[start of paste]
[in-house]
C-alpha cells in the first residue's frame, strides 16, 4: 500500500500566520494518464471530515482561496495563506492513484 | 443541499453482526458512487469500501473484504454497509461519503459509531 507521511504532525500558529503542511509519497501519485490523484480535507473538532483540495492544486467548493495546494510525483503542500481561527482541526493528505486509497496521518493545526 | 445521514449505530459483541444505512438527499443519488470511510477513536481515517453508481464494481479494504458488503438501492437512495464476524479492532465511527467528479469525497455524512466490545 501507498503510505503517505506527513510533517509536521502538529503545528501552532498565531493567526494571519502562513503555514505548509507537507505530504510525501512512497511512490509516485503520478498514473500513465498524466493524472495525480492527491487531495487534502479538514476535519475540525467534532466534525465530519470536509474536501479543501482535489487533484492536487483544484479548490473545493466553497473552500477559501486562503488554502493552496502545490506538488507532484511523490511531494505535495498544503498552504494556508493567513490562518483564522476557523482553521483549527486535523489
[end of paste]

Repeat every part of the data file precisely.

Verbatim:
[in-house]
C-alpha cells in the first residue's frame, strides 16, 4: 500500500500566520494518464471530515482561496495563506492513484 | 443541499453482526458512487469500501473484504454497509461519503459509531 507521511504532525500558529503542511509519497501519485490523484480535507473538532483540495492544486467548493495546494510525483503542500481561527482541526493528505486509497496521518493545526 | 445521514449505530459483541444505512438527499443519488470511510477513536481515517453508481464494481479494504458488503438501492437512495464476524479492532465511527467528479469525497455524512466490545 501507498503510505503517505506527513510533517509536521502538529503545528501552532498565531493567526494571519502562513503555514505548509507537507505530504510525501512512497511512490509516485503520478498514473500513465498524466493524472495525480492527491487531495487534502479538514476535519475540525467534532466534525465530519470536509474536501479543501482535489487533484492536487483544484479548490473545493466553497473552500477559501486562503488554502493552496502545490506538488507532484511523490511531494505535495498544503498552504494556508493567513490562518483564522476557523482553521483549527486535523489